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South America experienced a 15% jump in tourist arrivals in 2010

Thursday, May 12th 2011 - 06:04 UTC
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UNWTO Secretary-General, Taleb Rifai says tourism industry world wide recovering and consolidating UNWTO Secretary-General, Taleb Rifai says tourism industry world wide recovering and consolidating

South America and South Asia saw the greatest jump, 15%, in international tourist arrivals during the first months of 2011 in an overall positive global scenario according to the April interim update of the UN World Tourism Organization, World Tourism Barometer.

Arrivals grew by close to 5% during the first months of 2011, consolidating the 7% rebound registered in 2010. The only exceptions to positive growth were Middle East and North Africa.

Asia and the Pacific, the region with one of the fastest growth rates in 2010, saw its pace of growth slow down (+6%), although from a very strong performance the previous year. Results were better than expected for Europe (+6%), boosted by the recovery of Central and Eastern Europe, and the temporary redistribution of travel to destinations in Southern and Mediterranean Europe due to developments in North Africa (-9%) and the Middle East (-10%).

The Americas (+5%) was in line with the world average, with strong results for South America and the Caribbean, but rather weaker growth in North and Central America.

Worldwide international arrivals surpassed 124 million tourists in the first two months of 2011, up from 119 million in the same period of 2010, with emerging economies (+6%) continuing to grow at a faster pace than advanced ones (+4%).

“These results confirm that in spite of several challenges, the recovery of international tourism which was remarkably strong last year is consolidating”, said UNWTO Secretary-General, Taleb Rifai in Istanbul, Turkey, opening a Special Event on ‘Promoting Tourism for Sustainable Development and Poverty Reduction’ in the framework of the 4th United Nations Conference on the Least Developed Countries (LDC-IV).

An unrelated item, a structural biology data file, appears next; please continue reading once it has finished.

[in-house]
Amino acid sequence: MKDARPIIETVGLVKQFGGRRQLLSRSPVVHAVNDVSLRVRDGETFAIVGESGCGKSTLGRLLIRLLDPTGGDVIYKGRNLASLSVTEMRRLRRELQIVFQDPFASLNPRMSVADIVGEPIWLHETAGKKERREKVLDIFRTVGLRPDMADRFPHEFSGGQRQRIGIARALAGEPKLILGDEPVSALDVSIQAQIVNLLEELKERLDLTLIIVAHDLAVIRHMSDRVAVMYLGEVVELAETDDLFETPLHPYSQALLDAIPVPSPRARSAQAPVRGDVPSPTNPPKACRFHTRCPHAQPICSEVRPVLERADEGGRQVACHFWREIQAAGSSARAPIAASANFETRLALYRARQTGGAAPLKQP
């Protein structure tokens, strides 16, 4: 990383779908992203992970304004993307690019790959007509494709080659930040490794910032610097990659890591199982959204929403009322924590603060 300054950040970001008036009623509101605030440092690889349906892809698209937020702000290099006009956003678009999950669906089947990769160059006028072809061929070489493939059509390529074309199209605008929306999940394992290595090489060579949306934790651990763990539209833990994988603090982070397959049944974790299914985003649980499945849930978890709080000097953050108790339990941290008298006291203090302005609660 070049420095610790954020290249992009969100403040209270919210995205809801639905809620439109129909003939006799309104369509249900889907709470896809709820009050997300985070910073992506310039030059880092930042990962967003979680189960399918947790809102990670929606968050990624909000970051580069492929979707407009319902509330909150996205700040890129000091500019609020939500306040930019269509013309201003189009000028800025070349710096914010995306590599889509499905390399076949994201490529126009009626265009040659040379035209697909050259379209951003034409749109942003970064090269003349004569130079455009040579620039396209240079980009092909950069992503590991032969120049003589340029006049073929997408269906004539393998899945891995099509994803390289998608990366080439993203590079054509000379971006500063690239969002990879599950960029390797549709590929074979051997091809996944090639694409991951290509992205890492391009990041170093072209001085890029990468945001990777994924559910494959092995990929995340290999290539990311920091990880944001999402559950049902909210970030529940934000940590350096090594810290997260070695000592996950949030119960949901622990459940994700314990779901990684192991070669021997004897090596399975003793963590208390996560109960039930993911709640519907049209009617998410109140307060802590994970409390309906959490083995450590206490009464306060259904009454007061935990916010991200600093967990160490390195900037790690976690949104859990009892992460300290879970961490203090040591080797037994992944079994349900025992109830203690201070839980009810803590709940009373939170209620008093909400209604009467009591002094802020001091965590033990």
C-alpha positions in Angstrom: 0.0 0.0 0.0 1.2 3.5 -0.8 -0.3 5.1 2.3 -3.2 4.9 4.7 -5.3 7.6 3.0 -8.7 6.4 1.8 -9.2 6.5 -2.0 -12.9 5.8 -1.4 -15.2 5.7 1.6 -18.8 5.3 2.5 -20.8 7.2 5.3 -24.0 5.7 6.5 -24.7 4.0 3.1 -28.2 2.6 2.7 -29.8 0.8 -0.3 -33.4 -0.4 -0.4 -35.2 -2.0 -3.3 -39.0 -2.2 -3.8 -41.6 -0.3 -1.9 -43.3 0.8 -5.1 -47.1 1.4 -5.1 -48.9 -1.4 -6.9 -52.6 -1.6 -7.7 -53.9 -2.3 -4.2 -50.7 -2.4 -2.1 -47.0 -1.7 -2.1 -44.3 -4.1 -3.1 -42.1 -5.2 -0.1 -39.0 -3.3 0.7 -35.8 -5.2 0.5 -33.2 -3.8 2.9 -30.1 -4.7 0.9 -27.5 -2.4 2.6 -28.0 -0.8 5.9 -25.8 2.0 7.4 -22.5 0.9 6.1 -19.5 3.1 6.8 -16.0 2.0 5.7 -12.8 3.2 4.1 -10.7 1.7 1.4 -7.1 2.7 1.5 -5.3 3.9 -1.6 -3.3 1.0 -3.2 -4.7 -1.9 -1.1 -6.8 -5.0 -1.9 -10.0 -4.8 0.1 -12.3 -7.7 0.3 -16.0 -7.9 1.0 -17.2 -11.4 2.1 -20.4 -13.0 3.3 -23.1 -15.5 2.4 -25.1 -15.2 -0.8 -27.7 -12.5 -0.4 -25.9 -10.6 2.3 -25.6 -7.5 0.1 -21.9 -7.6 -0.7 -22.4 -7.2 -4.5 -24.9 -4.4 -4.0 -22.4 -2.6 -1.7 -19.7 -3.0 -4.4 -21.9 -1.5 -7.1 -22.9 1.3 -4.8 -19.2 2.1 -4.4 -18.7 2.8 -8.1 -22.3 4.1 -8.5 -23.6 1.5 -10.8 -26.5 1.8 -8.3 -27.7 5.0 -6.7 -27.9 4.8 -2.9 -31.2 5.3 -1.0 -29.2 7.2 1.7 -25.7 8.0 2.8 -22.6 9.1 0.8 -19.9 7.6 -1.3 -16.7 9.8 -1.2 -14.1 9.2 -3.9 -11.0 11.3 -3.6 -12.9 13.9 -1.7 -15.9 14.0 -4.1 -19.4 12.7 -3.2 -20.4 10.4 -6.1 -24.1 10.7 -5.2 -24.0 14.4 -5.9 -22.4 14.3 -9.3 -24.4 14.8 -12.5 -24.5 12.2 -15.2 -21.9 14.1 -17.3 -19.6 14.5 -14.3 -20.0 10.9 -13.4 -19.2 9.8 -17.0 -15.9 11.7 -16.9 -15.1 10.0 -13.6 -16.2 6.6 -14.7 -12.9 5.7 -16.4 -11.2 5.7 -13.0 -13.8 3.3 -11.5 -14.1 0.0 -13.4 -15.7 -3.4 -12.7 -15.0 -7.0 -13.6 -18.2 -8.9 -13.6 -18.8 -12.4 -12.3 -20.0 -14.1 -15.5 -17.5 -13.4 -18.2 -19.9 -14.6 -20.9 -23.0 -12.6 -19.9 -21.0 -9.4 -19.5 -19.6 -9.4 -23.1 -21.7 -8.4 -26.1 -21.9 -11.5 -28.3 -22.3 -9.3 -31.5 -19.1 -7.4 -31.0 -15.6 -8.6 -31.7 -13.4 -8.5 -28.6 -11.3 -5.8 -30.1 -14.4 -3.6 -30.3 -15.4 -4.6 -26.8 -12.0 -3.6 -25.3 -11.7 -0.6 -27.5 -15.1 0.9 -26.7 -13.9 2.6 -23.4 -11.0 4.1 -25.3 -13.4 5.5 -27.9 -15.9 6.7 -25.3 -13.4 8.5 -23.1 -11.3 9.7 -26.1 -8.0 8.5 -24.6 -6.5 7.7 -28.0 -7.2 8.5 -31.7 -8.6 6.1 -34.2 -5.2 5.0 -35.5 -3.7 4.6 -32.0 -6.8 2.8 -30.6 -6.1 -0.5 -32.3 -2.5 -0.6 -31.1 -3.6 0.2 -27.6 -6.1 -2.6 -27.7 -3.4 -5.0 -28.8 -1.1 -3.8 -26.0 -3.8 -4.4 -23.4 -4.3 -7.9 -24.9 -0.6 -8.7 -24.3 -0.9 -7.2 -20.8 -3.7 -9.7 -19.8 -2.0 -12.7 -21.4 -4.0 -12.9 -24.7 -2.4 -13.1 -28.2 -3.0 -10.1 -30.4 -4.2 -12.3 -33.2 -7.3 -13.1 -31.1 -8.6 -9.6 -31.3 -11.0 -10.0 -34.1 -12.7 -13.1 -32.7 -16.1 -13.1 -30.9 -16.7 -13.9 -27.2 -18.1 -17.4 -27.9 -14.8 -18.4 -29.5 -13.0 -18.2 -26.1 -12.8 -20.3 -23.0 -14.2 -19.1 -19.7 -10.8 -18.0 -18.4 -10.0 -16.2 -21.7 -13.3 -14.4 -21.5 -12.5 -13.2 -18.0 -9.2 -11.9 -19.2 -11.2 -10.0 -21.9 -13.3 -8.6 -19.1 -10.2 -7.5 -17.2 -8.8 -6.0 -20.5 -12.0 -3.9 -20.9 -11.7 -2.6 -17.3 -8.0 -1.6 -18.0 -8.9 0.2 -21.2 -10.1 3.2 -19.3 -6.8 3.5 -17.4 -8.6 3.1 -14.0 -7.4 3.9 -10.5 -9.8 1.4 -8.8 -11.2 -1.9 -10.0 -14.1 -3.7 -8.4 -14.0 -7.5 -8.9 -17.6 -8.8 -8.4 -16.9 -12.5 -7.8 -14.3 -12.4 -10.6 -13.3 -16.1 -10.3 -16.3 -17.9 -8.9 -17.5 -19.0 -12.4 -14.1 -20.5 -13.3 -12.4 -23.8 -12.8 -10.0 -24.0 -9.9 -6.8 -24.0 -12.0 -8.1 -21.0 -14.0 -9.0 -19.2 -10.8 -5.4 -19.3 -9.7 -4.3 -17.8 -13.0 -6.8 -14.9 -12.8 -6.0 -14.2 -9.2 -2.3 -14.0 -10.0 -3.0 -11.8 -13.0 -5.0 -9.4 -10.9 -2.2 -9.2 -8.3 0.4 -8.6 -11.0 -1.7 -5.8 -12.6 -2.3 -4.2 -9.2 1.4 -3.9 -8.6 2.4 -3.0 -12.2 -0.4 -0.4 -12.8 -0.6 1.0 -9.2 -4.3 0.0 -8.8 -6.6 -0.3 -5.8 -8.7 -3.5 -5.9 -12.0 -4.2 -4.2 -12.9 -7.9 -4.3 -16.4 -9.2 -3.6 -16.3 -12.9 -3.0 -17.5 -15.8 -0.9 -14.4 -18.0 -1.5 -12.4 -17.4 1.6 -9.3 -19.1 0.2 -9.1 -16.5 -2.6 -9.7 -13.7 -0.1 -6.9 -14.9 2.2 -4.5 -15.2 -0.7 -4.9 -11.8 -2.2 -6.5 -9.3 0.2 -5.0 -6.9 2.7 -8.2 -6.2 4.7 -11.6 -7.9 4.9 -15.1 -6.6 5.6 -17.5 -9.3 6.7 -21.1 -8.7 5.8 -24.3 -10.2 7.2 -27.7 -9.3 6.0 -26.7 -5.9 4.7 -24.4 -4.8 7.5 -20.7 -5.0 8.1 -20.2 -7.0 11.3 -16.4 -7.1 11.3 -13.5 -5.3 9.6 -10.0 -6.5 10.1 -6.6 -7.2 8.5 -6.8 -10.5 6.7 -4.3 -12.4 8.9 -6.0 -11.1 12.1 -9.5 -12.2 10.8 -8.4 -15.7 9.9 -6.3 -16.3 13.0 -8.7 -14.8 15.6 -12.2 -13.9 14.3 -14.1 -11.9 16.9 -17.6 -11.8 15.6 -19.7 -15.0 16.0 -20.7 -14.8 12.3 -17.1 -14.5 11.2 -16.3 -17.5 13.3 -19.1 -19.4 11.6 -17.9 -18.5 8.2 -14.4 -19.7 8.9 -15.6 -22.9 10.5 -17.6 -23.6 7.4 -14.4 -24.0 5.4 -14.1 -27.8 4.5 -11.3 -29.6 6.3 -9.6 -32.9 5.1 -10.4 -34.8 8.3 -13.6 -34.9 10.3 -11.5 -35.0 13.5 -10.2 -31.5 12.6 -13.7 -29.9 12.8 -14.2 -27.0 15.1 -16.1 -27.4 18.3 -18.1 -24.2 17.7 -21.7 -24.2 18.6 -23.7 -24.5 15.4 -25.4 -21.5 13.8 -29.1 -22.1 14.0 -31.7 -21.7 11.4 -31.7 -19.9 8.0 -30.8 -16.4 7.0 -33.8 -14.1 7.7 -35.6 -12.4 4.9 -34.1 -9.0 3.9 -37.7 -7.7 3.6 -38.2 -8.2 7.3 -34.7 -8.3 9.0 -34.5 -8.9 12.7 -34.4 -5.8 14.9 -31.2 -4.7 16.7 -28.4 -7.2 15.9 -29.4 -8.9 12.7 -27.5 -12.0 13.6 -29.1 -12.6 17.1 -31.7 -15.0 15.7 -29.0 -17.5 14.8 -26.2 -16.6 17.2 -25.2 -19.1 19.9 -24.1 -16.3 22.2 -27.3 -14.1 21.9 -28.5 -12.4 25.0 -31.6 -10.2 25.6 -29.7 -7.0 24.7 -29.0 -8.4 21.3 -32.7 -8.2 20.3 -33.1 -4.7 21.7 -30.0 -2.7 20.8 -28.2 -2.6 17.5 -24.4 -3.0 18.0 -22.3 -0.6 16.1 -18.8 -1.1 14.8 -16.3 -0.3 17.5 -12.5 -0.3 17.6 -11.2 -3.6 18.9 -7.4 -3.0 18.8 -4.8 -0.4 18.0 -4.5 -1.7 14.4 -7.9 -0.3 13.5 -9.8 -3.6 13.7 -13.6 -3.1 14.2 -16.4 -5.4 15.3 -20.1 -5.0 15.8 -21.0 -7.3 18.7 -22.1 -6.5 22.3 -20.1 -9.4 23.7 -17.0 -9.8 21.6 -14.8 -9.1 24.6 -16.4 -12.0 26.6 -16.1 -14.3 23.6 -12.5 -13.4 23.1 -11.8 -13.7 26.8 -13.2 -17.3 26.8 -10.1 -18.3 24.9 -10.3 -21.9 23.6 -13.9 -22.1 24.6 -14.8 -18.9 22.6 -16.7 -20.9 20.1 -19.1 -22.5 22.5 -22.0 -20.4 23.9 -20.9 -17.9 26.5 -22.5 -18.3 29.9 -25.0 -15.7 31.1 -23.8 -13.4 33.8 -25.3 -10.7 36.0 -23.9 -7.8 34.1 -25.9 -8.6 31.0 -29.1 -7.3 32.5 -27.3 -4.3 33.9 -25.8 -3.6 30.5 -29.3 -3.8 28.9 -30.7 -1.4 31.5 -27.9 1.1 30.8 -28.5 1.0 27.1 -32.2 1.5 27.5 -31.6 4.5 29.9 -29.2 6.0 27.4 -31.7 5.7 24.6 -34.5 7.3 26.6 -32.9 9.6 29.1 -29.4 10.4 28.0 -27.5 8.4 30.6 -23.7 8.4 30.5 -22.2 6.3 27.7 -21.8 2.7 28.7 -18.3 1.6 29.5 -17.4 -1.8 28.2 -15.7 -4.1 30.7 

“News is especially positive for emerging economies and developing countries, particularly for Africa where tourism is increasingly recognized as a driver of development, exports and jobs”, he added.

According to the forecast prepared by UNWTO at the beginning of the year, international tourist arrivals are projected to increase by some 4% to 5% in 2011. The impact of recent developments in North Africa and the Middle East, as well as the tragic earthquake and tsunami that hit Japan in March, are not expected to substantially affect this projected growth.

In 2010, international tourism receipts are estimated to have reached 919 billion US dollars worldwide, up from 851 billion in 2009. In real terms (adjusted for exchange rate fluctuations and inflation) international tourism receipts increased by 5% as compared to an almost 7% growth in arrivals, showing the close relation between both indicators and confirming that in recovery years, arrivals tend to pick up faster than receipts.

The top 10 ranking of international tourism spenders shows China climbing to third position. China was able to multiply expenditure four times since 2000, thus achieving by far the fastest growth in this category over the last decade. Other changes in the ranking of international tourism expenditure include the rise of Canada and Australia to the 6th and 10th positions respectively.

In the 2010 rankings of the first ten destinations by international tourist arrivals and receipts, China has also reinforced its position. In arrivals, China has overtaken Spain and now ranks third after France and the USA, while in terms of receipts it ranks fourth, overtaking Italy. The only other change in the ranking by receipts came from Hong Kong (China), which climbed from the 12th to the 9th position. France continues to lead the ranking of the world’s major tourism destinations in terms of arrivals and ranks third in receipts while the US ranks first in receipts and second in arrivals.

Categories: Tourism, Latin America.

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